So (and I know the anger that this will stir up) ... if I remain a scientist despite knowing that the raw material is being obtained by methods which I consider morally unacceptable, on creatures which I consider conceptually no different from a human being, how do I (in my own moral perception, not in absolute fact) differ from a Nazi conducting experiments on human beings in a tank of freezing water? In fact, am a I perhaps even worse – because I cannot claim, as that Nazi did, that in her/his perception there was a conceptual difference between experimenter and subject?

Socially, that's not an acceptable question to ask post 1945. But it is, I think, an important one.


Matthew Revell said...

Is your acceptance of the killing of animals for food similar to your instinctive intervention in favour of the human in a "human versus animal" situation?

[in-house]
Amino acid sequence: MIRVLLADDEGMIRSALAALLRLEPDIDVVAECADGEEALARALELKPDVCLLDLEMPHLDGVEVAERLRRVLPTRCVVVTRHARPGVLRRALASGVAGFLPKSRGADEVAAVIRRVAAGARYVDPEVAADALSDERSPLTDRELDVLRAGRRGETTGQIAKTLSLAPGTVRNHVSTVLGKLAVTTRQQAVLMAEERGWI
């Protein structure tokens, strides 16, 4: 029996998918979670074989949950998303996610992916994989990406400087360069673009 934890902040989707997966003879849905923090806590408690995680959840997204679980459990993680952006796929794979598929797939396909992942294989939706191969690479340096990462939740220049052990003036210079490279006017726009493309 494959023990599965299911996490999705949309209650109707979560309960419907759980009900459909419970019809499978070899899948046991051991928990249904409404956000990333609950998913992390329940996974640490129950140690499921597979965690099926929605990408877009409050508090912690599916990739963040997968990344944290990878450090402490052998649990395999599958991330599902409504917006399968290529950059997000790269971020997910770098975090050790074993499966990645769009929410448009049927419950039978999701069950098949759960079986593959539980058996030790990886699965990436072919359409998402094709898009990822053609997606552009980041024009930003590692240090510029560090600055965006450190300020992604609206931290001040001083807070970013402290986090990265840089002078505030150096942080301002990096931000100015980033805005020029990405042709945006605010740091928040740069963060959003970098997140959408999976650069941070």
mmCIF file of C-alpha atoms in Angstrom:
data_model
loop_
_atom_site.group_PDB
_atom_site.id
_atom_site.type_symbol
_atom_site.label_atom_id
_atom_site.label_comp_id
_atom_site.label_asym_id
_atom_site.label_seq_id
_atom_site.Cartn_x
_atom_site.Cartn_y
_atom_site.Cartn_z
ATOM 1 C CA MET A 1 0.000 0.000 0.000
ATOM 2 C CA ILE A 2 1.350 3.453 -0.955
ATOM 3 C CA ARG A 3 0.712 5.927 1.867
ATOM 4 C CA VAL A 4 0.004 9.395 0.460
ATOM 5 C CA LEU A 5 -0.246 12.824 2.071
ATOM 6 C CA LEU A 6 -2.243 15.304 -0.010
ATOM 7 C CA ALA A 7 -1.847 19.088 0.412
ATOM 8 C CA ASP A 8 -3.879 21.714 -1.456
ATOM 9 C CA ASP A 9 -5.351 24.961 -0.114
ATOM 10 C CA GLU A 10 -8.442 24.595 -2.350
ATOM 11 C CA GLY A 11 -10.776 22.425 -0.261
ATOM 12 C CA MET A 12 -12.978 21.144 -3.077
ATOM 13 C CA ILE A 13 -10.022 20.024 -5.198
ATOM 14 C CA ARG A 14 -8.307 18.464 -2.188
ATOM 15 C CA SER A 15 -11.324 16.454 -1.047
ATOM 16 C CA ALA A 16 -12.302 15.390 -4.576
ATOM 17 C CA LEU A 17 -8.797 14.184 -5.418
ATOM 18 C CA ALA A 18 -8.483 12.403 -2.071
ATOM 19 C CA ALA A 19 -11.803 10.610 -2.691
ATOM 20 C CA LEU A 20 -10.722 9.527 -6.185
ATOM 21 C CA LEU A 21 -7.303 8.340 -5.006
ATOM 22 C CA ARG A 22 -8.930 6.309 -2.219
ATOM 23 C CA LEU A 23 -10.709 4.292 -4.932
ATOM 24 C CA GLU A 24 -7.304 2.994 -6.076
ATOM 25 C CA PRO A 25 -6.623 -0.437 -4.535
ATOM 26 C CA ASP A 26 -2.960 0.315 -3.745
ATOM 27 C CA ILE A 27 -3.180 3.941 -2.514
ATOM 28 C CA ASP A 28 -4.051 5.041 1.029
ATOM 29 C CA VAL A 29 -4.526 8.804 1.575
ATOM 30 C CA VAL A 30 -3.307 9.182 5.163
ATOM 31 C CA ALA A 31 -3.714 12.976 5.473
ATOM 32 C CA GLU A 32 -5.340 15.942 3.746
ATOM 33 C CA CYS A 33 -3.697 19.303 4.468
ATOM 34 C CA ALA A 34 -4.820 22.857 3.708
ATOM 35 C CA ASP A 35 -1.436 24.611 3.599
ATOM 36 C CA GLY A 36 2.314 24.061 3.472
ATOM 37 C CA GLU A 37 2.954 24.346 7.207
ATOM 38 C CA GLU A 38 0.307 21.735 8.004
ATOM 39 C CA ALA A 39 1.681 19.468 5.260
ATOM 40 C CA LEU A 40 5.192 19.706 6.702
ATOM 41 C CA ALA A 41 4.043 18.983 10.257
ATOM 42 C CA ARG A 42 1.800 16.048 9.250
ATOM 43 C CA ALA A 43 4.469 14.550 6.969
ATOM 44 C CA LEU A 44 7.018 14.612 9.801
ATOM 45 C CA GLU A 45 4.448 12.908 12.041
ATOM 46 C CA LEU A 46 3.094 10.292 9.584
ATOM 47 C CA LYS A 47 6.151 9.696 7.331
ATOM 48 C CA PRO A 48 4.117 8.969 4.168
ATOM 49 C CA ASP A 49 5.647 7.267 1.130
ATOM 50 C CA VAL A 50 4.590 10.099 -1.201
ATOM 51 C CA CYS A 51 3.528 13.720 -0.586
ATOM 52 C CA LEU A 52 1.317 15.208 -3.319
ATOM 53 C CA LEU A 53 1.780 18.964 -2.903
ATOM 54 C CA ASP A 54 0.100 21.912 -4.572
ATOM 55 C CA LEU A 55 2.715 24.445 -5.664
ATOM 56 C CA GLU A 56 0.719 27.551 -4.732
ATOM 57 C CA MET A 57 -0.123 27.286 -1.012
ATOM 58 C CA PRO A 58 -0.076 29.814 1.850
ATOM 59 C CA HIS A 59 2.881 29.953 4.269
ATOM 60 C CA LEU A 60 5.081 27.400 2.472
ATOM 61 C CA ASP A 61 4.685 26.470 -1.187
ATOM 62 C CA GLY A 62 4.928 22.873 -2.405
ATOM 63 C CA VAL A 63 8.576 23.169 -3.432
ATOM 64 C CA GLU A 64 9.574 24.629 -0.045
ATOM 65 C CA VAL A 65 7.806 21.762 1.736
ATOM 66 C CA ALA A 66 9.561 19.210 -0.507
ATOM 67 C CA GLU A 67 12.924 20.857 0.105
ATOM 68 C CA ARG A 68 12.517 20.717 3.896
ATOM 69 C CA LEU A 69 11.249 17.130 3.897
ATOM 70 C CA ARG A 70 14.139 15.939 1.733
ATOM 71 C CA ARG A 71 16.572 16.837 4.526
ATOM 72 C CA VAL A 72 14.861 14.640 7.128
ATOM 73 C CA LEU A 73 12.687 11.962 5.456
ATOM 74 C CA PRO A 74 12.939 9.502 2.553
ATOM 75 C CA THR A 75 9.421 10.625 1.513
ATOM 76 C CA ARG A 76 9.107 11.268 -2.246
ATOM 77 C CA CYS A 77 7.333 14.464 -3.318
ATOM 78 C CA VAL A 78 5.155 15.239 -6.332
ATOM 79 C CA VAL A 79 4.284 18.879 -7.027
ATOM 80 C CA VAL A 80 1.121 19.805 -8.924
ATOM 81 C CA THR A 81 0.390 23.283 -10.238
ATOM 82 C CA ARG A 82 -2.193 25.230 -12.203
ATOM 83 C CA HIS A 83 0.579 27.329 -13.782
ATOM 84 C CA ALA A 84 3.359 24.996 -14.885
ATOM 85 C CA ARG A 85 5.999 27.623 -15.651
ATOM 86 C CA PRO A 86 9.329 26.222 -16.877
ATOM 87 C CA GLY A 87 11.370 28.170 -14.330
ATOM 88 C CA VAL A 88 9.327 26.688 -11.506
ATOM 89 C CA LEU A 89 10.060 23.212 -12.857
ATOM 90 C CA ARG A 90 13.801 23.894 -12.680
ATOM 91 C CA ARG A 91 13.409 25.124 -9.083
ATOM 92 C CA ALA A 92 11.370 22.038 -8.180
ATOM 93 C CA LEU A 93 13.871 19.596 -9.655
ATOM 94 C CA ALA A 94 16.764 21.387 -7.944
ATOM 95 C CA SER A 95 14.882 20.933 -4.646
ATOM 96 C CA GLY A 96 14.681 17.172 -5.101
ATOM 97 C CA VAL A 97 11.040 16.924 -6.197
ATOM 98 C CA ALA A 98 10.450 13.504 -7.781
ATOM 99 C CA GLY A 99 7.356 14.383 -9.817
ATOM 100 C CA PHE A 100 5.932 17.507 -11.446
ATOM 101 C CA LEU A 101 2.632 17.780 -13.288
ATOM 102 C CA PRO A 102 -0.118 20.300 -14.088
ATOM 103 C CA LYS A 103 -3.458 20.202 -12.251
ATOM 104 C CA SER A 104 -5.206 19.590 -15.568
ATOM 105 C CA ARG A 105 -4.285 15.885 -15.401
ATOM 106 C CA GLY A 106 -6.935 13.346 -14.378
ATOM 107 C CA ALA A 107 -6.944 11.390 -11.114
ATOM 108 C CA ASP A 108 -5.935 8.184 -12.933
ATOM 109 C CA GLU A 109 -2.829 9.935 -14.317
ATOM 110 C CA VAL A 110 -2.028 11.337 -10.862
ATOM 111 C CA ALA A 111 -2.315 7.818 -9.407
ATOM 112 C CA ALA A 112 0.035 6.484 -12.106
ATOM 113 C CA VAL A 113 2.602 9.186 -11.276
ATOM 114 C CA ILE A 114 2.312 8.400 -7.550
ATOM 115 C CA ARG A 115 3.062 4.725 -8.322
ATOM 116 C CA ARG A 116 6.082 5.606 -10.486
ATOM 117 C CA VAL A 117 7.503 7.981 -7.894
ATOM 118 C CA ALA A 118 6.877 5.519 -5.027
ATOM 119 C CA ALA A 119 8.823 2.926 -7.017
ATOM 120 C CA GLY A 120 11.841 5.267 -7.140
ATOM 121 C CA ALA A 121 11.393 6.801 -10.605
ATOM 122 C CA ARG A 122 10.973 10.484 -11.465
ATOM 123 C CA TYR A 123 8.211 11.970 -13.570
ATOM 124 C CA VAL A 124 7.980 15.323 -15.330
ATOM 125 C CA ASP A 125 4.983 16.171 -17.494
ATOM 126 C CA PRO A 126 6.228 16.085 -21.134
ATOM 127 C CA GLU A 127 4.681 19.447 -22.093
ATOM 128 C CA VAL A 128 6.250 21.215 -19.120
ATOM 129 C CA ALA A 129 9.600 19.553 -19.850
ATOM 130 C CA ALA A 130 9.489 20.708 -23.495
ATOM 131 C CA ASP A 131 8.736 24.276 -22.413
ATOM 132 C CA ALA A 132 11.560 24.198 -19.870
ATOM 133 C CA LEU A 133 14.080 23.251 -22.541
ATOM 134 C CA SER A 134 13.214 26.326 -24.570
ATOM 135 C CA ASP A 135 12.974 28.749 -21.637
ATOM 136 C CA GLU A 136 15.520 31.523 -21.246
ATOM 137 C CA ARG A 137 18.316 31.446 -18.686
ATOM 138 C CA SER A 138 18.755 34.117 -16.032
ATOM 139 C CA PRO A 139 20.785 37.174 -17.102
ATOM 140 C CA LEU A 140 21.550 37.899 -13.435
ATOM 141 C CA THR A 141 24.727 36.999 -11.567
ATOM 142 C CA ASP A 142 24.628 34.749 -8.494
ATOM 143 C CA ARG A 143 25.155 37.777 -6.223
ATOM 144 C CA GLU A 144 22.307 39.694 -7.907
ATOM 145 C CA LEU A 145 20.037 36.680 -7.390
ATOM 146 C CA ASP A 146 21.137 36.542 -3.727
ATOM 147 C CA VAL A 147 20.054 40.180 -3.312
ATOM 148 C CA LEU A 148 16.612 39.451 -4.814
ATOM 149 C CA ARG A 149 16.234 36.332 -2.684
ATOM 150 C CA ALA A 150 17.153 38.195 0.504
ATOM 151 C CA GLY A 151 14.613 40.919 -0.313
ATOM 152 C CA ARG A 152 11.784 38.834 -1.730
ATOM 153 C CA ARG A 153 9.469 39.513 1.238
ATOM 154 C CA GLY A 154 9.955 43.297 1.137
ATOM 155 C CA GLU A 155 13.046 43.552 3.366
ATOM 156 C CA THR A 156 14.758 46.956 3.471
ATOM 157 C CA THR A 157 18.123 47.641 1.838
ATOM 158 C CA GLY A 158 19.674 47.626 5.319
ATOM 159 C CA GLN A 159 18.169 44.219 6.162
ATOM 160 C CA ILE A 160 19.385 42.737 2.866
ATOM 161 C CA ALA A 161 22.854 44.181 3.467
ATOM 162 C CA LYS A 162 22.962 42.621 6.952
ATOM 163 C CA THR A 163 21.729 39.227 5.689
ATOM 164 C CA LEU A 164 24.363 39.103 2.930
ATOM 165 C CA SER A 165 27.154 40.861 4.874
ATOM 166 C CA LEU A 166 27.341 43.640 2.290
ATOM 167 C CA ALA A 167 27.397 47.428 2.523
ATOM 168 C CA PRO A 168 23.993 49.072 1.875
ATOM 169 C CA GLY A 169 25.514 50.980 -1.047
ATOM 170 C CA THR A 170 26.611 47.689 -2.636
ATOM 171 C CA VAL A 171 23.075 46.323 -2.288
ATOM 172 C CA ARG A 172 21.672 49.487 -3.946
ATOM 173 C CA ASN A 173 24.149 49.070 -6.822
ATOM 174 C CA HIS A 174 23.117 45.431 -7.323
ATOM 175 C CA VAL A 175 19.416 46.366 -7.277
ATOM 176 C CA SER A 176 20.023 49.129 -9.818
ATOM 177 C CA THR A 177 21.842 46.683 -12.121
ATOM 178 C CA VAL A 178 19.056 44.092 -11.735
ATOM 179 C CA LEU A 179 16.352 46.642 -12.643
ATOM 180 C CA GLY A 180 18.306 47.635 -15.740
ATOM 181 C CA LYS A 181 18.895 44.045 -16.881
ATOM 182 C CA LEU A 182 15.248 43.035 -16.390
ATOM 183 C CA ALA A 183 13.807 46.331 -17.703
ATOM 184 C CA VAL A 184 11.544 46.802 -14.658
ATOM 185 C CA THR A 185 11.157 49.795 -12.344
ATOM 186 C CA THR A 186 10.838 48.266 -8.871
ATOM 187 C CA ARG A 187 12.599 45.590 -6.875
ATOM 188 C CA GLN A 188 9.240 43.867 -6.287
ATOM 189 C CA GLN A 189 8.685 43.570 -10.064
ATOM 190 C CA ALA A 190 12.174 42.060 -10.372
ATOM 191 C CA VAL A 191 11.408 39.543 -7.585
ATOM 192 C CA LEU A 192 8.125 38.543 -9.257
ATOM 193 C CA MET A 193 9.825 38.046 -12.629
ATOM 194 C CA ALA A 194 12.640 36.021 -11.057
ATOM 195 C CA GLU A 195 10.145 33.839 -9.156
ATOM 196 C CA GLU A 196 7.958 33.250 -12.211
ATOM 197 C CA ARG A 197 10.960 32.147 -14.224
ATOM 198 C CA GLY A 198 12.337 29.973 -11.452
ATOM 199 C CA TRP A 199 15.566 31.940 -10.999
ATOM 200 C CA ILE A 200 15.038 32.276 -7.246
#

The intervention in favour of the human is still there but it's pre-emptive; and there's no doubt about which is the aggressor.

Felix Grant said...

I don't know.

I generally proceed, philosophically, from the "do no unnecessary harm" principle. There are many occasions when harm cannot be avoided; it becomes «wrong» when it is caused without need.

That still leads to a huge area of individual interpretation, of course. I consider that eating an animal not only causes harm to that animal but also causes generalised harm to humans since animal foods for one human require the land which might otherwise feed roughly seventeen humans on plant foods. Clearly, the Inuit who kills a fish or seal, or the native Australian who kills a kangaroo, or whatever, are proceeding according to need – it's them or the animal. So are many coastal fishing communities around the world. In those cases, the human being is no more morally culpable than, for example, a fox eating I, however, if I ate a steak, would have to construct a pretty sophisticated (in the original sense – sophistry) to claim that I needed to do so.